E.L.U.D.E. Security Guide For Students
How to E.L.U.D.E. CyberSecurity Threats @ CCNY For Students
Office of Information Technology:
IT Security Office
Phone: (212) 650-6565
PROTECTING YOUR INFORMATION AND YOUR FAMILY
As the internet and mobile devices proliferate, maintaining information security has become a vital part of all our lives. Of particular concern is guarding personally identifiable information (PII), which includes:
- Social Security numbers and birthdates
- Debit and credit card numbers
- Userids with passwords
- Student records (e.g., GPAs, transcripts, grades, test results)
- Financial records (e.g., tax information, bills, insurance records, payroll information)
- Health records
- Drivers licenses or other government-issued identification
BEST PRACTICES TO E.L.U.D.E CYBERSECURITY THREATS
Ⓔnvironmental Awareness of cyber threats, risks, and best practices is essential protection
- Be careful when using online resources (commercial accounts, email and social networks): treat sensitive information like it will be there permanently, accessible to everyone.
- Disable online accounts and computer devices you no longer use.
- When possible, physically secure your computer with security cables/plates; always lock building/office doors and windows when your devices are unattended.
- Never leave mobile devices unattended; thieves can steal your hardware and identity.
- Regularly check your accounts, billing statements, and credit reports for suspicious activity.
Ⓛogins and Passwords should always be enabled and strong, respectively
- Use strong passwords that cannot be easily guessed or deciphered: at least eight characters including upper and lower case letters, numerals and symbols. Avoid using simple identifiers like common names, dictionary words, birthdates, and anniversaries.
- Use a unique password with each account (with a password manager, if necessary).
- Never, ever share your password or your account when logged in!
- Passwords are compromised all the time, so change your password at least every 180 days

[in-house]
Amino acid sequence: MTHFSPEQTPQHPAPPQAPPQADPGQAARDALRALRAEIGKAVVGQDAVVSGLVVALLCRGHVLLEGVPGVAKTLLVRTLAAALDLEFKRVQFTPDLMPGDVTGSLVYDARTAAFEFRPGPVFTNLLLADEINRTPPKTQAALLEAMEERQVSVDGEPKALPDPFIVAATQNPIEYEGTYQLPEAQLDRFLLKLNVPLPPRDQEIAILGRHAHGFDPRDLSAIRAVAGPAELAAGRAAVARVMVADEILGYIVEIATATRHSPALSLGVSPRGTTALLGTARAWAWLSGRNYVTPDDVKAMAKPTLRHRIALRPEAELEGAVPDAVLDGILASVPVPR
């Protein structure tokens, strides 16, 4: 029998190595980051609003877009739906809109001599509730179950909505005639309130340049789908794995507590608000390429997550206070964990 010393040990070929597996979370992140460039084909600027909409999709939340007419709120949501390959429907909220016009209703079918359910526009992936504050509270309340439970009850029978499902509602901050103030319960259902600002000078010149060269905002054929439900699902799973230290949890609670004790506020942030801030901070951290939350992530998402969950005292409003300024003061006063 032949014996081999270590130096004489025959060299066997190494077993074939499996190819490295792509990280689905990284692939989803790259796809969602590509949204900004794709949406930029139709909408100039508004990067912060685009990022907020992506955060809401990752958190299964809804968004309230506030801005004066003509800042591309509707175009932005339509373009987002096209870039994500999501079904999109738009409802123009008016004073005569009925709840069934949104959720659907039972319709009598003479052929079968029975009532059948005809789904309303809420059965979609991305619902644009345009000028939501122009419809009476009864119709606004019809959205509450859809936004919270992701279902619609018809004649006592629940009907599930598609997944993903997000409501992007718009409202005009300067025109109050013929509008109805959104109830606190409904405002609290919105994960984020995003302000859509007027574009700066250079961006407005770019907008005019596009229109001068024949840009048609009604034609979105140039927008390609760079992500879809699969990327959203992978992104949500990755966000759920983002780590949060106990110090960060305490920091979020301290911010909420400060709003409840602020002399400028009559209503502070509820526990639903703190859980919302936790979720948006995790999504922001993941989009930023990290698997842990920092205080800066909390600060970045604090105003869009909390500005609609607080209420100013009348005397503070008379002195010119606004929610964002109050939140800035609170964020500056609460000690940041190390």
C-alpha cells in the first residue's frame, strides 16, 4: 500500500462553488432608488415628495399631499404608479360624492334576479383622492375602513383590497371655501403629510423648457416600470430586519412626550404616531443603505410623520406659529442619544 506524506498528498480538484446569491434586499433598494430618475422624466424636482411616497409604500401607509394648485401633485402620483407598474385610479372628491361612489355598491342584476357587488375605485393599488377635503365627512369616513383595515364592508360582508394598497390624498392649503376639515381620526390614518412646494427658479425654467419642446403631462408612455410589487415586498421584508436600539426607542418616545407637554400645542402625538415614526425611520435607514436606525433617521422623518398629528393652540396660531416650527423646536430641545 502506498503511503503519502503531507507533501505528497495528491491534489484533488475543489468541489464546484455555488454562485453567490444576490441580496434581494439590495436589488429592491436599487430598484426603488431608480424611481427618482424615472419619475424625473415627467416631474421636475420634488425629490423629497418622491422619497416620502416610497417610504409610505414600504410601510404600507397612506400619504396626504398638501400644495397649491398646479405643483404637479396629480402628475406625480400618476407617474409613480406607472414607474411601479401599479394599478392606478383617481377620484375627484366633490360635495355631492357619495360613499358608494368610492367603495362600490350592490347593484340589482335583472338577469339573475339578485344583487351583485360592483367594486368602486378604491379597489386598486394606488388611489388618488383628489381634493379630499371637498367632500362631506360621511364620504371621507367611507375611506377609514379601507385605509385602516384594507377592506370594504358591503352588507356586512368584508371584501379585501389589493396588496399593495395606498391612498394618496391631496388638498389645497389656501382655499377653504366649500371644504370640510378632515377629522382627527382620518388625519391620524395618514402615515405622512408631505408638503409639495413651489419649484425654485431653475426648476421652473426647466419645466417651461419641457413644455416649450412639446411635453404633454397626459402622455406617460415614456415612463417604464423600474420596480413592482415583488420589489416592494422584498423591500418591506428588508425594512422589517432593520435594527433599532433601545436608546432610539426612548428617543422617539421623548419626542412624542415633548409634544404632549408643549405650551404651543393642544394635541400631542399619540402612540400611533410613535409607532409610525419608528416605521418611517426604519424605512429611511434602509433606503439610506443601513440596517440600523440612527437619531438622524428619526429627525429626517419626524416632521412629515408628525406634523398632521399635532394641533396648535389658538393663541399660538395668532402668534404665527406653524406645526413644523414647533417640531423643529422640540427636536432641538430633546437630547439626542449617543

- When available, configure your accounts to use two-factor authentication.
- Always require a password to login to your computer, especially at computer start-up; use a screensaver to automatically password-lock your unattended devices.
- Use a generic user account for daily tasks (browsing, email, working); only use administrative accounts for installing new software, updates and system maintenance.
- Always log out of your computer workstations, applications, social media websites, even if you will only be away for moments.
Ⓤpdates and Upgrades provide up-to-date protection against always evolving threats
- On all your devices always check for and install critical updates and security patches before using software products—including operating systems, applications, browser plug-ins and add-ons; only use products that are currently maintained by their developer.
- Always use up-to-date malware protection to protect against cyberthreats.
- Outdated programs contain security vulnerabilities; if you don’t need it, delete it!
Ⓓata and Information Management organize and isolate sensitive information to avoid risk
- Exercise caution when opening unexpected or suspicious email messages or websites, which may contain malicious attachments or links that appear legitimate.
- Classify and organize sensitive information to minimize exposure; never email or post it on public websites or email them. If you don’t need it, delete it!
- Back up critical data in scheduled intervals and store it on a safe, secure backup site.
- Learn how to securely delete unneeded data that contains confidential information, emptying the trash is not enough.
- Before disposing of storage devices containing sensitive information use a special programs to securely delete data also consider physically destroying the hard drive/flash drive.
Ⓔncryption securely encodes data, scrambling it to make it resistant to hacks
- Learn to use encryption tools (e.g. Microsoft Bitlocker, 7-Zip, Macintosh FileVault, OS X Disk Utility, VeraCrypt, TrueCrypt) to protect information stored on your devices.
- Use layered file, folder and/or full disk encryption to protect confidential data.
- Before transmitting confidential information always ensure data encryption protocols are in effect and secure (e.g. HTTPS:// for websites and SSL/ TLS for file transfer).
HACKS HAPPEN! How to E.L.U.D.E. cyber threats
Following these best practices will go a long way to protecting you from the worst
Environmental awareness of cyber threats, risks and best practices is essential protection
Logins and passwords should always be enabled and strong
Updates and upgrades provide up-to-date protection against ever evolving threats
Data and information management: Organize and isolate sensitive information to avoid risk